January 11, 2022
Landowners in the disaster zone of the Dec. 15 4-County Wildfire are starting to turn their thoughts to replacing permanent fence that was destroyed by the fast-moving blaze. Some may have already started the process.
Everyone wants a new fence that is “pig-tight, horse-high and bull-strong,” but before a posthole is dug or a strand of wire is stretched, landowners need to know that valuable cost-share payments from the Natural Resources Conservation Service are in jeopardy if they don’t rebuild that fence to NRCS standards and specifications.
Carla Wikoff, conservation price support division chief of the Farm Service Agency, and Dean Krehbiel, state resource conservationist with NRCS, gave valuable tips for producers rebuilding fence at the Dec. 29 informational meeting in Natoma, Kan.
Emergency Conservation Program
ECP provides 75% cost-share assistance to restore agricultural land damaged by natural disasters, Wikoff explains. That amount rises to 90% in the case of producers certified as “limited resource, socially disadvantaged, or beginning farmers or ranchers.”
And the replacement or restoration project must conform to NRCS standards and specifications to qualify.
ECP cost-share funds can be used to replace or restore permanent fences; restore conservation structures and other installations; and replant field windbreaks and farmstead shelterbelts.
In the case of permanent fencing, there are certain qualifications that must be met:
It’s only applicable to farmland where agricultural fences were destroyed by the disaster.
Materials and design must replace the fence to a similar type and function that existed before the disaster, and the fence must have been functioning before the disaster.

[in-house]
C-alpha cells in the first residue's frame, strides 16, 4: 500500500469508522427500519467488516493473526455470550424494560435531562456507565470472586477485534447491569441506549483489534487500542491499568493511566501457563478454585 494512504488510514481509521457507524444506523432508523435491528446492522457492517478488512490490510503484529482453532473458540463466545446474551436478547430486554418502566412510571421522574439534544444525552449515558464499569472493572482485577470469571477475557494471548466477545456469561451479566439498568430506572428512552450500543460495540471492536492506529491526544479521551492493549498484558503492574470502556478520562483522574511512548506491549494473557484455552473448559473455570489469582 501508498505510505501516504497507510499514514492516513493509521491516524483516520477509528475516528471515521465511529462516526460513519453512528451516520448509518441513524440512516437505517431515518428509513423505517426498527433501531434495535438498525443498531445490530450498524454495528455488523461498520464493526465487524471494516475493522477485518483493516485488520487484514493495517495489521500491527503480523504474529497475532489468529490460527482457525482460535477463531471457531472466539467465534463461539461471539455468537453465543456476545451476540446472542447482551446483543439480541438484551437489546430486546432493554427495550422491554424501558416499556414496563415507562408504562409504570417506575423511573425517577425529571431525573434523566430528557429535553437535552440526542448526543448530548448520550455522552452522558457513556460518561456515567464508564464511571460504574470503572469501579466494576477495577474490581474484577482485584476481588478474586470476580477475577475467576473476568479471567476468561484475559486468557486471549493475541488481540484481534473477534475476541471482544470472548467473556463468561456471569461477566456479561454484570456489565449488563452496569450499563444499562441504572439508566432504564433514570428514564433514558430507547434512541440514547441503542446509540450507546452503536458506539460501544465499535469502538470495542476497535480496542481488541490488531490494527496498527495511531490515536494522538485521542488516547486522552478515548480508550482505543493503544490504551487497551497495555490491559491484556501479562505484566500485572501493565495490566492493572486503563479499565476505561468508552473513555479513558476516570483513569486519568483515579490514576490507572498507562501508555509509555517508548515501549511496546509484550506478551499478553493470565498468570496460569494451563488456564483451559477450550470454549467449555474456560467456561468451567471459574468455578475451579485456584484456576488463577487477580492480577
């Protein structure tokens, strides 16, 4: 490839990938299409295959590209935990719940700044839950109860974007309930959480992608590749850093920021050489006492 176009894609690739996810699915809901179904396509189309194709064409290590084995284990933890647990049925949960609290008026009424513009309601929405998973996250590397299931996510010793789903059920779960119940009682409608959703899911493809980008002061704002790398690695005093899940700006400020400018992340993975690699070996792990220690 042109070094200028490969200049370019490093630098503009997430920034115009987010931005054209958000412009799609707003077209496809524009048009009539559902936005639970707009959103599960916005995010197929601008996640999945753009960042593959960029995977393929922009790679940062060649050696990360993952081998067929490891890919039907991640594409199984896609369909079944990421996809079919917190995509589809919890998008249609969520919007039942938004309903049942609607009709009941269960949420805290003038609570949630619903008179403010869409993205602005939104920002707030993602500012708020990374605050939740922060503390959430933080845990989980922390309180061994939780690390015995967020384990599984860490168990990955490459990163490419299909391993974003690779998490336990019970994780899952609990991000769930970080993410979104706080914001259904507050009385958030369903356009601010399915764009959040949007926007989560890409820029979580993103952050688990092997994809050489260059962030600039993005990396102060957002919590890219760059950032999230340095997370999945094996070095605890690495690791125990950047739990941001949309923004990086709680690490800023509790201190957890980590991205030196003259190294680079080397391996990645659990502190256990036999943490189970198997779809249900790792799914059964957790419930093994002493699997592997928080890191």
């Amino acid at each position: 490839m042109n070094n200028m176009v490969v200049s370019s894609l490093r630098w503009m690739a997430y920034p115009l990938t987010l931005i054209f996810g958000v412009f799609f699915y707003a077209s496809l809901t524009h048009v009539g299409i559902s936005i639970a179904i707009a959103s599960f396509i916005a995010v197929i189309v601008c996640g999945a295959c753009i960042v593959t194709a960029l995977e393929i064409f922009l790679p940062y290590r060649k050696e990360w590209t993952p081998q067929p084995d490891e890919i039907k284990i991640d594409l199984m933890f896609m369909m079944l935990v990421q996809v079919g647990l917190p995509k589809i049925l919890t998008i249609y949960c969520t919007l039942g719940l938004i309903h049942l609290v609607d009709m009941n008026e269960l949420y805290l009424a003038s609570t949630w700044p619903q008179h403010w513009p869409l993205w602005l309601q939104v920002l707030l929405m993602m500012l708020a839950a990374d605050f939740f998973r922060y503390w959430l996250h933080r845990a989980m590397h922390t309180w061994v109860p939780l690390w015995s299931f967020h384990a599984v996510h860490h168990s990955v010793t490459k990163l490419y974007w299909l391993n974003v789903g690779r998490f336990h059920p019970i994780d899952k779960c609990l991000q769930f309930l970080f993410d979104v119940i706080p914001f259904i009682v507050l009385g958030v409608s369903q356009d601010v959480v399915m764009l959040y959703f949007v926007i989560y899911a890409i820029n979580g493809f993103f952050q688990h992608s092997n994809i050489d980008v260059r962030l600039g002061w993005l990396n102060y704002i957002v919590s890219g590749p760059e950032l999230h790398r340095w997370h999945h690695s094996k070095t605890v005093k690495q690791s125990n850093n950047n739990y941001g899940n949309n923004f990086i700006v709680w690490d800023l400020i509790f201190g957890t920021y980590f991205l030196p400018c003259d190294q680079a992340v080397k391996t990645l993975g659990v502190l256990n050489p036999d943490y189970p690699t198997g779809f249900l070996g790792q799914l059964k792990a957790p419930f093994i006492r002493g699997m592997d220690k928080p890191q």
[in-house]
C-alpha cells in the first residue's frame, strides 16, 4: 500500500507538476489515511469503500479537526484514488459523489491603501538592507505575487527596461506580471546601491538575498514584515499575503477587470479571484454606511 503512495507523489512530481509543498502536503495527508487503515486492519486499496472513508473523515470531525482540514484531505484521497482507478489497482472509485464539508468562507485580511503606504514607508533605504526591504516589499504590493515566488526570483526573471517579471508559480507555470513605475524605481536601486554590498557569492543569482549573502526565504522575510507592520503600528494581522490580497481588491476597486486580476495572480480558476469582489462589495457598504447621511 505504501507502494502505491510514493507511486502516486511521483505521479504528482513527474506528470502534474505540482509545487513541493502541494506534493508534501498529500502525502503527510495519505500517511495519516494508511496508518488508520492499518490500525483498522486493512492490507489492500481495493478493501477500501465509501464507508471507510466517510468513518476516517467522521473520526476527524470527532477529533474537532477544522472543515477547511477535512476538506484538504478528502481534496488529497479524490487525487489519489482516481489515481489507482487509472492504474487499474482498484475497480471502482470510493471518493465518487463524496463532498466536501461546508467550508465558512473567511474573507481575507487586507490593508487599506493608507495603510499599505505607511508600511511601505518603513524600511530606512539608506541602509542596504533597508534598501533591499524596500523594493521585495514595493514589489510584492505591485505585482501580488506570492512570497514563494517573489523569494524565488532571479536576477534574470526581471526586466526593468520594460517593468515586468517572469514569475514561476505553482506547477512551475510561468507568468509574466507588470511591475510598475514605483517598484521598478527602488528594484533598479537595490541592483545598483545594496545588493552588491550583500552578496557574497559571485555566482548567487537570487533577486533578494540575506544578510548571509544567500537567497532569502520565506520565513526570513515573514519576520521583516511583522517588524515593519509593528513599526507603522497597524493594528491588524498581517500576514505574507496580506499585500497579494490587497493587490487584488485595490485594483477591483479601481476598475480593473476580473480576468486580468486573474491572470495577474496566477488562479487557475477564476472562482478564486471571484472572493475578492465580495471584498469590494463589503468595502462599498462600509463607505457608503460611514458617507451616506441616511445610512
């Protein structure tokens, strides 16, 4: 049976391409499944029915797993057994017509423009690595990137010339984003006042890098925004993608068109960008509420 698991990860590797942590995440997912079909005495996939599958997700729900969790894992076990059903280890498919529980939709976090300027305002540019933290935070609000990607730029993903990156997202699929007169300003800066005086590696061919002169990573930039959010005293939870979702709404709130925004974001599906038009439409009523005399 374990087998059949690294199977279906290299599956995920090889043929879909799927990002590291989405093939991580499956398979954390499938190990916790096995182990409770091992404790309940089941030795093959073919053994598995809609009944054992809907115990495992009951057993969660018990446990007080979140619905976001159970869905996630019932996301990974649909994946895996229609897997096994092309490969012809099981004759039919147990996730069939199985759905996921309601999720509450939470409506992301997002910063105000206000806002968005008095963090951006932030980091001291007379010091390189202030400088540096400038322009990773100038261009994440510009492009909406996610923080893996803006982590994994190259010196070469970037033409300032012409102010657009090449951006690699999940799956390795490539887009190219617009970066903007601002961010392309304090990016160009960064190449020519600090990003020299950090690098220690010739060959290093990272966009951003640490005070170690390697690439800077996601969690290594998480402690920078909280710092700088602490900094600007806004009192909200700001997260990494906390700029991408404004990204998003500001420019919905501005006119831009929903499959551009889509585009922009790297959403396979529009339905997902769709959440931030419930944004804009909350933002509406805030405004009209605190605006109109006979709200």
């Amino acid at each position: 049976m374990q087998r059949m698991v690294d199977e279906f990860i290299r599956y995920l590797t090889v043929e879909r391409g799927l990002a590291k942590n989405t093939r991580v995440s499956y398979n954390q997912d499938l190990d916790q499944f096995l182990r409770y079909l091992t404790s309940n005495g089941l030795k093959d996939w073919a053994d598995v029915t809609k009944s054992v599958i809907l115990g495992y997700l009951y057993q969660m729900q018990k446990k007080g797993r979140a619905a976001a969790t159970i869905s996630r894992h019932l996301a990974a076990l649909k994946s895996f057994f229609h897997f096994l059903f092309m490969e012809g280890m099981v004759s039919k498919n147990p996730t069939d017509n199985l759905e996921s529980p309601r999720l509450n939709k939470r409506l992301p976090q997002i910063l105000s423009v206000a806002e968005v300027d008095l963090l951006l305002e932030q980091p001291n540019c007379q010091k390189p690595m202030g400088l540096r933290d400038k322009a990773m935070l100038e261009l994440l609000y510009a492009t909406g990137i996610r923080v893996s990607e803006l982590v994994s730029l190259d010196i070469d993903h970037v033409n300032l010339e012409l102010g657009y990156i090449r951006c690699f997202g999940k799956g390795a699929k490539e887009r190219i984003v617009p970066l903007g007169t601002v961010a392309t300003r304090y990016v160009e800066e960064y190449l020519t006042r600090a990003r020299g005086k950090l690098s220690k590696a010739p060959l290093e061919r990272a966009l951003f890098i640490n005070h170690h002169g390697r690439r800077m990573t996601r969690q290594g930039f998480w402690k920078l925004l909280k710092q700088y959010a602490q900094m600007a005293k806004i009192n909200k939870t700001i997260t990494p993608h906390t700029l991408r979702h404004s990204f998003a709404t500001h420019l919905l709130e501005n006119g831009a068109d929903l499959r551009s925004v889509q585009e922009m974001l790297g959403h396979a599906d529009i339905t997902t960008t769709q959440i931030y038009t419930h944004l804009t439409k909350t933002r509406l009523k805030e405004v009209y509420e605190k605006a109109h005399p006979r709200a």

The fence design and installation must conform to NRCS standards and specifications.
The fence must be maintained for 20 years.
Wikoff explained that in the recent farm bill, ECP was adjusted to allow producers to request up to 25% of the total cost share available as an advance so that farmers, already devastated by the disaster, would be able to begin fence projects right away.
“Advance funds must be used for your expenditure within 60 days, and you must provide receipts to your county office within 60 days,” she added.
The cost-share payment may not exceed 50% of the agricultural market value of the land, and the maximum payment per person or legal entity, per disaster event, is $500,000.
Wikoff encouraged producers to discuss their options with their local FSA office.
Standards and specifications
Krehbiel also advised landowners to check with their local NRCS technical staff for help navigating the Kansas NRCS Conservation Practice Fence Construction Specifications and even designing their fence projects. They can be found online at agriculture.ks.gov.
Krehbiel offered some tips:
Fence posts. Posts need to be new and free from decay. Steel oilfield pipe for posts must conform to nominal dimensions. Steel “T” or “U Section” posts must be new and weigh at least 1.33 pounds per foot of length.
Wire. All wire must be new galvanized material. Standard barbed wire will be 12.5-gauge or heaver, with 14-gauge or heavier barbs.
Wire installation. Wires must be attached to the side of the fence post receiving the most pressure. And all wire fences except woven wire must meet height and spacing standards according to their intended use.
“There’s more specifications on using concrete and whatnot on steel and pipe posts, or brace assemblies, so again you’ll definitely want to work with your service center,” Krehbiel said.
And it’s even more important to check these standards before you go out and invest money in materials and labor, and you expect a cost-share payment.
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